Maybe he saw a gremlin on his side of the fence, and wanted to get away from it. So, jump.

                  Or, maybe her really does love to jump, and he thought he could so he did, and you were wrong all along, or, he simply thinks jumping is a way to go somewhere which is blocked.

                  The point is, you really have no idea of what he likes or thinks. The fact is, he jumped it, so whatever you were thinking must be wrong! It only doesn't make sense to you.

                  I say this with a smile, because we all have to constantly remind ourselves that we shouldn't assume anything about anyone, or about another creature, and let them inform us of who they are and accept that. Makes life a whole lot simpler, and less head scratching.

                  He just jumped.
                  Airborne? Oh. Yes, he can take a joke. Once. After that, the joke's on you.

                  Comment


                  • #10
                    Many years ago my 2 year old NSH filly decided she wanted to go visit the neighbors gelding (I only had mares) and she just cantered up to the 5 foot fence and sailed over it. Blew me away...I had a time catching her she was having so much fun!!!! If I hadn't been there to watch her I would have wondered how she got out also. We extended the fence to 7 feet to make sure she couldn't get out.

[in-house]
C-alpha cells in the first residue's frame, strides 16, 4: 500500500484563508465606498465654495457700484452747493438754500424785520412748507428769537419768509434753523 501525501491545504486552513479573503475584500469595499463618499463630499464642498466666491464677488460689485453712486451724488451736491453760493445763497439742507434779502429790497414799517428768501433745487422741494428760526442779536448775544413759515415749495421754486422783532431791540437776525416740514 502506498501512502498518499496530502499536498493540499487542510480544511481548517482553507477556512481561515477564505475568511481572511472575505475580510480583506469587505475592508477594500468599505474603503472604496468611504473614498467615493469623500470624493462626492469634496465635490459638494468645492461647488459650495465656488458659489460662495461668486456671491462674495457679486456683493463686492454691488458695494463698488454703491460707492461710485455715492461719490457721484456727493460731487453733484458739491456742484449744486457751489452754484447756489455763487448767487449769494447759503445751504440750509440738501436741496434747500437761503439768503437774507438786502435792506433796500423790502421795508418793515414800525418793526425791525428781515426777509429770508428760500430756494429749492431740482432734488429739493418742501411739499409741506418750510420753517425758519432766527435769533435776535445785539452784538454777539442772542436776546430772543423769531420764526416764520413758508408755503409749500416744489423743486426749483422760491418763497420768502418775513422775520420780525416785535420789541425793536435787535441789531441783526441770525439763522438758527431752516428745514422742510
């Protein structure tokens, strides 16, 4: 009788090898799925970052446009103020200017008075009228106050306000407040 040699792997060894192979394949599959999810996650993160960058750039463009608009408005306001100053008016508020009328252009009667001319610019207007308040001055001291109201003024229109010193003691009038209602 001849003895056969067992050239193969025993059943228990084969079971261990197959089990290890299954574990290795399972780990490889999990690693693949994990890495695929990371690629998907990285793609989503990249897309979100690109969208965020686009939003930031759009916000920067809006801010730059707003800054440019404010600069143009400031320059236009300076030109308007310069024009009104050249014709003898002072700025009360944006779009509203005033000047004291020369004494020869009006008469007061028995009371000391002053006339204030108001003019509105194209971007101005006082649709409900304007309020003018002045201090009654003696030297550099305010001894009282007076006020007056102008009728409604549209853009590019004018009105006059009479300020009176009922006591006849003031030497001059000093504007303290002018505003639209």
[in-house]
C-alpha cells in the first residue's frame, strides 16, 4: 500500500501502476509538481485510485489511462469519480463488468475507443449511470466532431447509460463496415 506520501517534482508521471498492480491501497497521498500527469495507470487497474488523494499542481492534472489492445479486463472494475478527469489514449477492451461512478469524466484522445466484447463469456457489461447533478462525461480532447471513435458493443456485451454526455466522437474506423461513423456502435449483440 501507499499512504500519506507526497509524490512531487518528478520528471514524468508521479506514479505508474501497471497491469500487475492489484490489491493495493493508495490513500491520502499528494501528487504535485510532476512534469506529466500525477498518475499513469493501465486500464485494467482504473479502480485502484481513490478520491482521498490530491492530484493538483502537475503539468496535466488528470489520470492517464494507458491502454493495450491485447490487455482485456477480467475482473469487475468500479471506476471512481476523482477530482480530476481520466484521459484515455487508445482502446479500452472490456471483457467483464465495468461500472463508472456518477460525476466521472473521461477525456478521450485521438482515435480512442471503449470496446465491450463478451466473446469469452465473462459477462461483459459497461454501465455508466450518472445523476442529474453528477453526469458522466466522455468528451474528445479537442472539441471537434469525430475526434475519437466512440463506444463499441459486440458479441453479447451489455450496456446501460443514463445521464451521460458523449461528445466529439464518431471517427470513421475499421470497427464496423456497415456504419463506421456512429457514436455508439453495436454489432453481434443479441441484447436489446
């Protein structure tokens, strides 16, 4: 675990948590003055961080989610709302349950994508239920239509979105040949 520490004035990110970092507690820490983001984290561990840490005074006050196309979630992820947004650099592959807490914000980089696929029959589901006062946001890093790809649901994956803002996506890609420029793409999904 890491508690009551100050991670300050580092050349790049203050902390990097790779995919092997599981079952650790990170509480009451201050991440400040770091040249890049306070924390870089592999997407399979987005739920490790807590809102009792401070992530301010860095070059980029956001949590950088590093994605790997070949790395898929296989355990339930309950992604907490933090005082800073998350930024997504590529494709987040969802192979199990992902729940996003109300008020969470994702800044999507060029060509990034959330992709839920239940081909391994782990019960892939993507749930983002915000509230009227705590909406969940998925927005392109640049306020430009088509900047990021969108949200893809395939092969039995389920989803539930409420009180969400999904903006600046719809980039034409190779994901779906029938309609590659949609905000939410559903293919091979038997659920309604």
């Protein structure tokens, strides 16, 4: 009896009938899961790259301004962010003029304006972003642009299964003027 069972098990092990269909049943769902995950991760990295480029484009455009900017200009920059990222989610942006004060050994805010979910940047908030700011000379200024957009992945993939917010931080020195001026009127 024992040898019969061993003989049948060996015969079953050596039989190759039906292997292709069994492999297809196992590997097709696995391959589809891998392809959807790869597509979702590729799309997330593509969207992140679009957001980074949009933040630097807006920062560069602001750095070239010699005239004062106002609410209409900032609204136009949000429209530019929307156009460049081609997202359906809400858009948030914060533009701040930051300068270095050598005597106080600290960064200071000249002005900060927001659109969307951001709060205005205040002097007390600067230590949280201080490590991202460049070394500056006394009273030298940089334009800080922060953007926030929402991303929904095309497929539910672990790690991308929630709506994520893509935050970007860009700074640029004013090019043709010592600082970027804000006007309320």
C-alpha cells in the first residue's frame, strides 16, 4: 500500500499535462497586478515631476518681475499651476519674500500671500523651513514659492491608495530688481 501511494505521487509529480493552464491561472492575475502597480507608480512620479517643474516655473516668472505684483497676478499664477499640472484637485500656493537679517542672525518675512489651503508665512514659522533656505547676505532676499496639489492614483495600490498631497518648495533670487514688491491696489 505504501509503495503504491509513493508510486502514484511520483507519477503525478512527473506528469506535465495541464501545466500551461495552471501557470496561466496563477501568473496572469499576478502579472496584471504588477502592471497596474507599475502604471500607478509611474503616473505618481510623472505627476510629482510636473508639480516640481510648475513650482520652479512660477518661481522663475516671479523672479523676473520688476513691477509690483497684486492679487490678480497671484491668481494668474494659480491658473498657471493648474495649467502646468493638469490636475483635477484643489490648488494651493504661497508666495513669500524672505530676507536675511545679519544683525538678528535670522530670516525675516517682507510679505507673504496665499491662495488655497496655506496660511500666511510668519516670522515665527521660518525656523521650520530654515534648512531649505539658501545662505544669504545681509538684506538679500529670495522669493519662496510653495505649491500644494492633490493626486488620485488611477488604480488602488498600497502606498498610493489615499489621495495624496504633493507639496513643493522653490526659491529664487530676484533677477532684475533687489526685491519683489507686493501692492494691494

Comment


                    • #11
                      Do check for take off signs in the paddock...and take a look at his belly just in case. (possibly a rub/scrape there if he isn't as scopey as you say?)
                      There isn't any rhyme or reason to why horses do anything I've come to realize over the years. The "grass is greener" on the other side of the fence even if there isn't any grass over there. Invisible dragons may have visited. It could have been an evil Shitland alien. Chipmunks have been known to gang up into hoardes of land-piranhas. The other horse could have told yours he was a sissy-jumper.
                      And I've known a ton of herd-bound non-jumpers who happily hopped tall fences for no good reason. The most herd bound usually then freak out when they realize there's a fence in between them and the herd.
                      You jump in the saddle,
                      Hold onto the bridle!
                      Jump in the line!
                      ...Belefonte

                      Comment


                      • #12
                        Another vote for he jumped out.
                        Tell a Gelding. Ask a Stallion. Discuss it with a Mare... Pray if it's a Pony!

                        Comment

                        • Original Poster

                          #13
                          [QUOTE=MistyBlue;4887600] The other horse could have told yours he was a sissy-jumper.
                          QUOTE]

                          This.

                          I say he's "lazy" because he has a been there done that kind of attitude about most things.